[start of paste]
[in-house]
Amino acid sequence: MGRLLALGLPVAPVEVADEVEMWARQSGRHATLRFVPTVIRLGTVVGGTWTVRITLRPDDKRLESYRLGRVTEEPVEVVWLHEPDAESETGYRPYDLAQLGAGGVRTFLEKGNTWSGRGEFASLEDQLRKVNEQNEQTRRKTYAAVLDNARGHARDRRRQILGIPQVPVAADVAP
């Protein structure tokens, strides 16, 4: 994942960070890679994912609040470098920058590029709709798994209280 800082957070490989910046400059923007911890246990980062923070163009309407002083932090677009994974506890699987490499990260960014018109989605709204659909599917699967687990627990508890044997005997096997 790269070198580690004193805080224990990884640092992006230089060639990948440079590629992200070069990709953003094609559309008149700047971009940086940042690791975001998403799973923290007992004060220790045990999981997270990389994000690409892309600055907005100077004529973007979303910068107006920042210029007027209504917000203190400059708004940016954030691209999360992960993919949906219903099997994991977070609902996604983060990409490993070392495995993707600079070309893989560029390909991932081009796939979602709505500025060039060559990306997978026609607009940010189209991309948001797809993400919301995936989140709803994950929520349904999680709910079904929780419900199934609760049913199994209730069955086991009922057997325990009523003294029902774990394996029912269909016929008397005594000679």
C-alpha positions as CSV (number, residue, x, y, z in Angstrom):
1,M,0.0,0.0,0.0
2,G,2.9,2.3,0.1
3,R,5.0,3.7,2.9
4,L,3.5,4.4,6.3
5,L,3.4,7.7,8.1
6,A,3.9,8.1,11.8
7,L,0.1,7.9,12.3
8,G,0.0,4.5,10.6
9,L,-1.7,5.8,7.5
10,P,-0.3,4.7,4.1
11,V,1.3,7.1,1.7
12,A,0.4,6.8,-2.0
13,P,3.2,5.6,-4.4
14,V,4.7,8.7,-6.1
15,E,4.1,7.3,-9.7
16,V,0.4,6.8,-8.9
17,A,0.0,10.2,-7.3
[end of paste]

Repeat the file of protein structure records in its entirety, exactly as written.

[in-house]
Amino acid sequence: MGRLLALGLPVAPVEVADEVEMWARQSGRHATLRFVPTVIRLGTVVGGTWTVRITLRPDDKRLESYRLGRVTEEPVEVVWLHEPDAESETGYRPYDLAQLGAGGVRTFLEKGNTWSGRGEFASLEDQLRKVNEQNEQTRRKTYAAVLDNARGHARDRRRQILGIPQVPVAADVAP
């Protein structure tokens, strides 16, 4: 994942960070890679994912609040470098920058590029709709798994209280 800082957070490989910046400059923007911890246990980062923070163009309407002083932090677009994974506890699987490499990260960014018109989605709204659909599917699967687990627990508890044997005997096997 790269070198580690004193805080224990990884640092992006230089060639990948440079590629992200070069990709953003094609559309008149700047971009940086940042690791975001998403799973923290007992004060220790045990999981997270990389994000690409892309600055907005100077004529973007979303910068107006920042210029007027209504917000203190400059708004940016954030691209999360992960993919949906219903099997994991977070609902996604983060990409490993070392495995993707600079070309893989560029390909991932081009796939979602709505500025060039060559990306997978026609607009940010189209991309948001797809993400919301995936989140709803994950929520349904999680709910079904929780419900199934609760049913199994209730069955086991009922057997325990009523003294029902774990394996029912269909016929008397005594000679």
C-alpha positions as CSV (number, residue, x, y, z in Angstrom):
1,M,0.0,0.0,0.0
2,G,2.9,2.3,0.1
3,R,5.0,3.7,2.9
4,L,3.5,4.4,6.3
5,L,3.4,7.7,8.1
6,A,3.9,8.1,11.8
7,L,0.1,7.9,12.3
8,G,0.0,4.5,10.6
9,L,-1.7,5.8,7.5
10,P,-0.3,4.7,4.1
11,V,1.3,7.1,1.7
12,A,0.4,6.8,-2.0
13,P,3.2,5.6,-4.4
14,V,4.7,8.7,-6.1
15,E,4.1,7.3,-9.7
16,V,0.4,6.8,-8.9
17,A,0.0,10.2,-7.3